Individual Education Program (IEP) & 504 Plans – What’s the Difference?


One common misunderstanding I’ve heard from both parents and teachers is whether it’s “better” to put a student in special education (on an IEP) or on a 504 plan. Let me start by giving the short answer:  one is not better than the other. The needs of the student should dictate which is needed (assuming one of the plans is needed at all). Let’s start with a little background about IEP and 504 plans. Each plan comes from different laws and has different purposes.

Part 1 – Exploring IEPs

Part 2 – Exploring 504 Plans

What is an IEP?

IEP stands for “Individualized Education Program.” All students in special education have an IEP. IEPs are simply the document that dictates what services, accommodations and modifications a student needs while in school. IEPs are specially designed and tailored to the individual student and IEPs apply only to publicly funded Pre-kindergarten through 12th grade schools, although some private school and homeschooled students can also access special education.

Students must have a documented disability as defined by state and federal law to qualify for an IEP. There are only a handful of disabilities defined in special education law, including: Specific Learning Disability, Autism, and Language Impairment, among others. There are also a few disability categories that encompass multiple impairments, such as Orthopedic Impairment and Other Health Impairment. For a detailed list of special education defined disabilities, see Each state may have slight variations in how these disabilities are defined and identified.

IEPs are authorized by the Individuals with Disabilities Education Improvement Act (IDEIA or more commonly known as “IDEA”). IDEA was most recently “reauthorized” or updated by congress in 2004, but the original federal law dates back to 1975.

How does an IEP work?

The most essential feature of an IEP is that students receive specialized instruction. Students on an IEP are monitored by a special education case manager, usually a special education teacher or speech-language pathologist. Specialized instruction may include pulling the student out of the regular classroom for intensive services in academics, behavior, speech, or language. Students on an IEP may also receive support services from an occupational therapist or physical therapist. In many cases, the student attends regular classes and the special education teacher comes in and co-teaches with the regular teacher.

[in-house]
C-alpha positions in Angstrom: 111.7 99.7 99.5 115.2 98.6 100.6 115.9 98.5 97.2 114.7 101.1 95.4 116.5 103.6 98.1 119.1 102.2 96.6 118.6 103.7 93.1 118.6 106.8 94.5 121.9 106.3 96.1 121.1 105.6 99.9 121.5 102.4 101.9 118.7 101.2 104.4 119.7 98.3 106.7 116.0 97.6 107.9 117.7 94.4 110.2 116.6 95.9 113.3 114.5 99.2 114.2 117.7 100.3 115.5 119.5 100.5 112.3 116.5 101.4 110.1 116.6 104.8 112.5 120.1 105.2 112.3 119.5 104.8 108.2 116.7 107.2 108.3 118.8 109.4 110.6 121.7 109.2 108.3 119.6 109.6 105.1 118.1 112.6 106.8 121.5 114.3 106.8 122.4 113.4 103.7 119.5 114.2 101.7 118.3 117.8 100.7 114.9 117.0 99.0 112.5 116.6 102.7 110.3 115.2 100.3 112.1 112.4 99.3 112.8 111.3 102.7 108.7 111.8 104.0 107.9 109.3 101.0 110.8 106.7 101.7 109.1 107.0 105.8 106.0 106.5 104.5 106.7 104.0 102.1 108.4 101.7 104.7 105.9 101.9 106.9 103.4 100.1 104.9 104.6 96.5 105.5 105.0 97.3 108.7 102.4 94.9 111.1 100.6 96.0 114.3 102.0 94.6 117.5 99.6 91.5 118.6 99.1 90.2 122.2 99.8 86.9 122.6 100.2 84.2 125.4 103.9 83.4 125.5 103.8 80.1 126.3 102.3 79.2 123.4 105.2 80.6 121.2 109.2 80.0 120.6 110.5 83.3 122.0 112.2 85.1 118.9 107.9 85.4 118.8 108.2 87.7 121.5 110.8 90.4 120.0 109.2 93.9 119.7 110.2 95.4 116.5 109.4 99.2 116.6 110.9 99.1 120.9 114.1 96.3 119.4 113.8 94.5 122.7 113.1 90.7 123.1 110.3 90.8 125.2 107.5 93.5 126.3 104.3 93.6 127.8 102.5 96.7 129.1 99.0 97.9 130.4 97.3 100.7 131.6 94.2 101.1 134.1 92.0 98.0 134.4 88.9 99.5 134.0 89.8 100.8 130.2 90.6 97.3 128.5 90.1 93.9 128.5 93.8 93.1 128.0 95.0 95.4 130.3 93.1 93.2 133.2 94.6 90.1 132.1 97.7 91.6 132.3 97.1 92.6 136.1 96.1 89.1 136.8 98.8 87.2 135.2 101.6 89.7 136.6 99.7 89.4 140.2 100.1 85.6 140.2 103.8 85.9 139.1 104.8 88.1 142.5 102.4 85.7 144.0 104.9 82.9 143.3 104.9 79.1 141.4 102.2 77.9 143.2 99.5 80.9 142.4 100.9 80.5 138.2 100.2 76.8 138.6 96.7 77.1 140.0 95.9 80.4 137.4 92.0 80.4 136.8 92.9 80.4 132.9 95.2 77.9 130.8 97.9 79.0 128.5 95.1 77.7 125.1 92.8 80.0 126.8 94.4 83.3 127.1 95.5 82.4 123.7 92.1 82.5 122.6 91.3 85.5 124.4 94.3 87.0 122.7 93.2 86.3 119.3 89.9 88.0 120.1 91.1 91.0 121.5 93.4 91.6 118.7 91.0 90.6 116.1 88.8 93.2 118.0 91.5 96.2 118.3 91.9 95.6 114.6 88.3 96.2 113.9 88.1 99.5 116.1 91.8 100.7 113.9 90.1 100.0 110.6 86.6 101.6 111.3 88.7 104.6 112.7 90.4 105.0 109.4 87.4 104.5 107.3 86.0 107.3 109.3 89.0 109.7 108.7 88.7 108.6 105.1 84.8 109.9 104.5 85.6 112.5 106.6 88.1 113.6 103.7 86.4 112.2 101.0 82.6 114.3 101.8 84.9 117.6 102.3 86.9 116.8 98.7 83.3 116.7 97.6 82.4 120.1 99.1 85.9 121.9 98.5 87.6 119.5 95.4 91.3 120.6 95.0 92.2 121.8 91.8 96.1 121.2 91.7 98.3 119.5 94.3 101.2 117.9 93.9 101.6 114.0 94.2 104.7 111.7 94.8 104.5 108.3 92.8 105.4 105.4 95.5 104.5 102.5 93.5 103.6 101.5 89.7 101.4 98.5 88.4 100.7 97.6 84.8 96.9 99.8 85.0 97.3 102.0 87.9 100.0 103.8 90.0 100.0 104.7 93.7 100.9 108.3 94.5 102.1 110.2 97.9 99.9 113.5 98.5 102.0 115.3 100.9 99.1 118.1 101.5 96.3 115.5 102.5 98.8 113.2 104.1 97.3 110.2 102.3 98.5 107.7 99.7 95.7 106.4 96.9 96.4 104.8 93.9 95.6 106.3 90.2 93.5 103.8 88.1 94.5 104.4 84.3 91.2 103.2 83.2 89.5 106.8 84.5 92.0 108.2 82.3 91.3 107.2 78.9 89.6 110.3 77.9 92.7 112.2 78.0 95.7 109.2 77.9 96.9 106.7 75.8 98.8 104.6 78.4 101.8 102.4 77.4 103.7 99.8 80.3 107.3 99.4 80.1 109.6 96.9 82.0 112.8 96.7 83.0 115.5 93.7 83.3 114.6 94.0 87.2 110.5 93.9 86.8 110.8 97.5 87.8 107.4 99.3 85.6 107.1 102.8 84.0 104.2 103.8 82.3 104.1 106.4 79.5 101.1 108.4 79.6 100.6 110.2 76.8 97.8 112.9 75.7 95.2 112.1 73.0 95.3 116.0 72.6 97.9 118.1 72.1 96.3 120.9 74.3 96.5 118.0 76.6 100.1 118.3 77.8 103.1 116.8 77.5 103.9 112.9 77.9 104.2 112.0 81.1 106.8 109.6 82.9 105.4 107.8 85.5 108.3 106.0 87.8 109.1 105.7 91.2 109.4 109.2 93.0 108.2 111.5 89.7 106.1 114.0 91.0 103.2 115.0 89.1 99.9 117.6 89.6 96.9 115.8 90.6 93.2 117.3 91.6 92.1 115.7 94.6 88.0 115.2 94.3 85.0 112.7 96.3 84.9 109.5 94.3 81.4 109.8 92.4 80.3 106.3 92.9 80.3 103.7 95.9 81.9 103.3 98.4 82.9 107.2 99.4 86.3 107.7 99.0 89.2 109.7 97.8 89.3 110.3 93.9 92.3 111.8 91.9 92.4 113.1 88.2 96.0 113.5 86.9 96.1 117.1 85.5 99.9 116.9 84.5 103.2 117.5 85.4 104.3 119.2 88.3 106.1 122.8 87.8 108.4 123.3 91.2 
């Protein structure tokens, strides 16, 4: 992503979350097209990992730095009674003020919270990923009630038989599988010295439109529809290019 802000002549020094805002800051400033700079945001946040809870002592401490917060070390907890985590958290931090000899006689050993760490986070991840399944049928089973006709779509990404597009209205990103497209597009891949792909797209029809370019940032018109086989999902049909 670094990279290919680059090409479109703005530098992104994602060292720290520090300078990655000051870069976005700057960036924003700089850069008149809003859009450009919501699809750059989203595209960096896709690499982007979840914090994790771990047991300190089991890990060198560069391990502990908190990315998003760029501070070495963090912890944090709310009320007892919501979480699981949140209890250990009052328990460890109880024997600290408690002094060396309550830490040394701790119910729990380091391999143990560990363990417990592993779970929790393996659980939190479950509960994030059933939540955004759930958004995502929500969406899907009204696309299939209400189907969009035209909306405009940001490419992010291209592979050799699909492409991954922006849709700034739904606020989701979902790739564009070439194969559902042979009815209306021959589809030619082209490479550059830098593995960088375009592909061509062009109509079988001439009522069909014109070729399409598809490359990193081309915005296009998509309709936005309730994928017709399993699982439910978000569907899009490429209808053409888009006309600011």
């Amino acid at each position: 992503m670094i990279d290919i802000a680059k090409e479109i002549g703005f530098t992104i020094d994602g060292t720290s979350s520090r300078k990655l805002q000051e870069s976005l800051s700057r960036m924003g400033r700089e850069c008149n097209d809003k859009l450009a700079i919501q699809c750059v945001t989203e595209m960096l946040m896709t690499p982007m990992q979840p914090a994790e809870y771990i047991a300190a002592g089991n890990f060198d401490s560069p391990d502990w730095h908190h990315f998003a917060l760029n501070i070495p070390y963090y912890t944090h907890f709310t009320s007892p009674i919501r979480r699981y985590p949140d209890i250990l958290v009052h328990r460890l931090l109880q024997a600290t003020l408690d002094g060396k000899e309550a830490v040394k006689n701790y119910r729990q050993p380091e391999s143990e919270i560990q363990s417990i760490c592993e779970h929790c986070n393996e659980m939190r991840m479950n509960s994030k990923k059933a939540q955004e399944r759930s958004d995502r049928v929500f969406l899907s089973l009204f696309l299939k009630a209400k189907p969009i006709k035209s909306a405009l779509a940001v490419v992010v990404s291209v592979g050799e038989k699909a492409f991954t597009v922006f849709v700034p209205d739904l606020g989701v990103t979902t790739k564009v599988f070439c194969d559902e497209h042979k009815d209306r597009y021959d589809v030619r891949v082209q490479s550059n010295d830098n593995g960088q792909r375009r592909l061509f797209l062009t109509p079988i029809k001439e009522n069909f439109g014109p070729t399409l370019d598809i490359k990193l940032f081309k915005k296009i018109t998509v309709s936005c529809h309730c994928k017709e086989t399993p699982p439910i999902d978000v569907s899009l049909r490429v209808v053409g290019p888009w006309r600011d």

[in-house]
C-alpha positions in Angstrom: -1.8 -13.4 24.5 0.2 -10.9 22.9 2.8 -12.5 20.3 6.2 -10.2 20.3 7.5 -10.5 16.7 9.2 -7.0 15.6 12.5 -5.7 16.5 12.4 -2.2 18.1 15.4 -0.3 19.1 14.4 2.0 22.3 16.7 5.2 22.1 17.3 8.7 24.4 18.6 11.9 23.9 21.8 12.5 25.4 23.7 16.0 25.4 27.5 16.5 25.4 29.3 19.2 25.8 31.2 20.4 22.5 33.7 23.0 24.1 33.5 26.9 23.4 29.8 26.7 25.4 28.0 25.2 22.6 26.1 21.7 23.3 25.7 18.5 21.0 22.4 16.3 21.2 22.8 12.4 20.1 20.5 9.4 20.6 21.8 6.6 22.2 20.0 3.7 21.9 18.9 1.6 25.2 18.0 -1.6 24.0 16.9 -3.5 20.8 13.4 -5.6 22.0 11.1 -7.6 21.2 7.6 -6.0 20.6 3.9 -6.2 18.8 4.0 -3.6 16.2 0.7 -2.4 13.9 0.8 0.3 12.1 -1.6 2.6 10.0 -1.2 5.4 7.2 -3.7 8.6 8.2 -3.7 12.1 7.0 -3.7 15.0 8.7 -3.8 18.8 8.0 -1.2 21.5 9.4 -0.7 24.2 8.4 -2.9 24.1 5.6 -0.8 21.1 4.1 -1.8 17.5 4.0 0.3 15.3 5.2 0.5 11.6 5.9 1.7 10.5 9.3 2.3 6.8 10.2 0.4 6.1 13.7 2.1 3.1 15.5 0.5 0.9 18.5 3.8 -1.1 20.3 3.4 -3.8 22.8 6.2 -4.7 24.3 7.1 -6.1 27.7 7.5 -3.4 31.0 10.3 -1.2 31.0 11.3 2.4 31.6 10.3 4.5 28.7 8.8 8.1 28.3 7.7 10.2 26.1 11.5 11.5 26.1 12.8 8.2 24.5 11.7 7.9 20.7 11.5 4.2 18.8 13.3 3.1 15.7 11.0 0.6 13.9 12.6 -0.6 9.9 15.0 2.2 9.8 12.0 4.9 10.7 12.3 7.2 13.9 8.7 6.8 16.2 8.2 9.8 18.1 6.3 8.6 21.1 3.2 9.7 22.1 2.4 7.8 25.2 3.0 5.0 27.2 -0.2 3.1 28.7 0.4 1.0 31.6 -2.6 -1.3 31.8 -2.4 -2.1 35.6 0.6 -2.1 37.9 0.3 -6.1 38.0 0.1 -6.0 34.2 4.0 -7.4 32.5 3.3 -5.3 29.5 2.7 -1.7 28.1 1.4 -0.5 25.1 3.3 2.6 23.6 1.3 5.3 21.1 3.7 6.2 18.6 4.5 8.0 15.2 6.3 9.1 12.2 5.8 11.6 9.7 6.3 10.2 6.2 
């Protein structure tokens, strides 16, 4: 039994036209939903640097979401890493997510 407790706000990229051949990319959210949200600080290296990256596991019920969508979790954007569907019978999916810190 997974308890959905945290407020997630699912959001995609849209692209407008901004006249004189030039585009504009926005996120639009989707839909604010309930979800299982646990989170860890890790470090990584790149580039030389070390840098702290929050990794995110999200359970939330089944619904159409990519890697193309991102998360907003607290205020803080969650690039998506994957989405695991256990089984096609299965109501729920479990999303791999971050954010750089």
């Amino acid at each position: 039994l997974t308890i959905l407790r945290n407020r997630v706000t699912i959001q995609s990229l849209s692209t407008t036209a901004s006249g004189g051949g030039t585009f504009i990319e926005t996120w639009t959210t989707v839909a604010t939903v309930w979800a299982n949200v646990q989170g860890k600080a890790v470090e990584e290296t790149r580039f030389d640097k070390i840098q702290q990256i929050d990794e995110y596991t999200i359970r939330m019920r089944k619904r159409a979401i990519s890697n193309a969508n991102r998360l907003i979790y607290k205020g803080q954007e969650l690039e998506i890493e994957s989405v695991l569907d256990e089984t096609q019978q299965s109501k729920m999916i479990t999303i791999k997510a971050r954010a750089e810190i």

What an IEP is not

Special education is not an intervention program. One common misconception among educators and parents is that if a student is unable to progress in a normal classroom, then that student must need special education. This is not the purpose of special education. Special education law originated because schools were barring kids with disabilities from school or not providing them an appropriate education—it was never intended to provide extra help for students who are struggling in the classroom.

Special education is for students with documented disabilities; it should not be considered a substitute for an effective and systematic intervention program.

Intervention programs are not part of special education, but should be available for any student who needs additional assistance. Schools determine what interventions might be appropriate and provide these interventions on an as-needed basis, as resources allow. A student who has not progressed in school, despite extensive and documented intervention, should be evaluated to determine if a disability exists.

Special education is not a prescription. Many parents come in to the school with a note or “prescription” for services written by a physician ordering the school to put the student on an IEP.

The unfortunate reality is that a prescription from a physician does not qualify a student for special education services.

Schools are not required to follow any physician’s order; in fact, in the case of an IEP, schools are legally prevented from placing a child on a IEP solely on the basis of a physician’s order. It simply doesn’t work that way.

These situations have potential to cause some contention between the parents and the school. Parents often think they have done what they need to do by having a physician verify that a student disability exists. When the school does not respond as the parents expect, it can feel like the school is violating the doctor’s orders. The problem is that many physicians do not understand that qualifying a student for special education requires the school to go through a specific process and the student has to meet the legal criteria. Physicians and parents are often unaware of this requirement. It is the school’s job to help the parents understand the process.

In summary, students who qualify for special education (and an IEP) must meet the legally defined criteria for a disability and require specialized instruction that cannot be given through a typical classroom setting, including intervention programs.

Part 2 – Exploring 504 Plans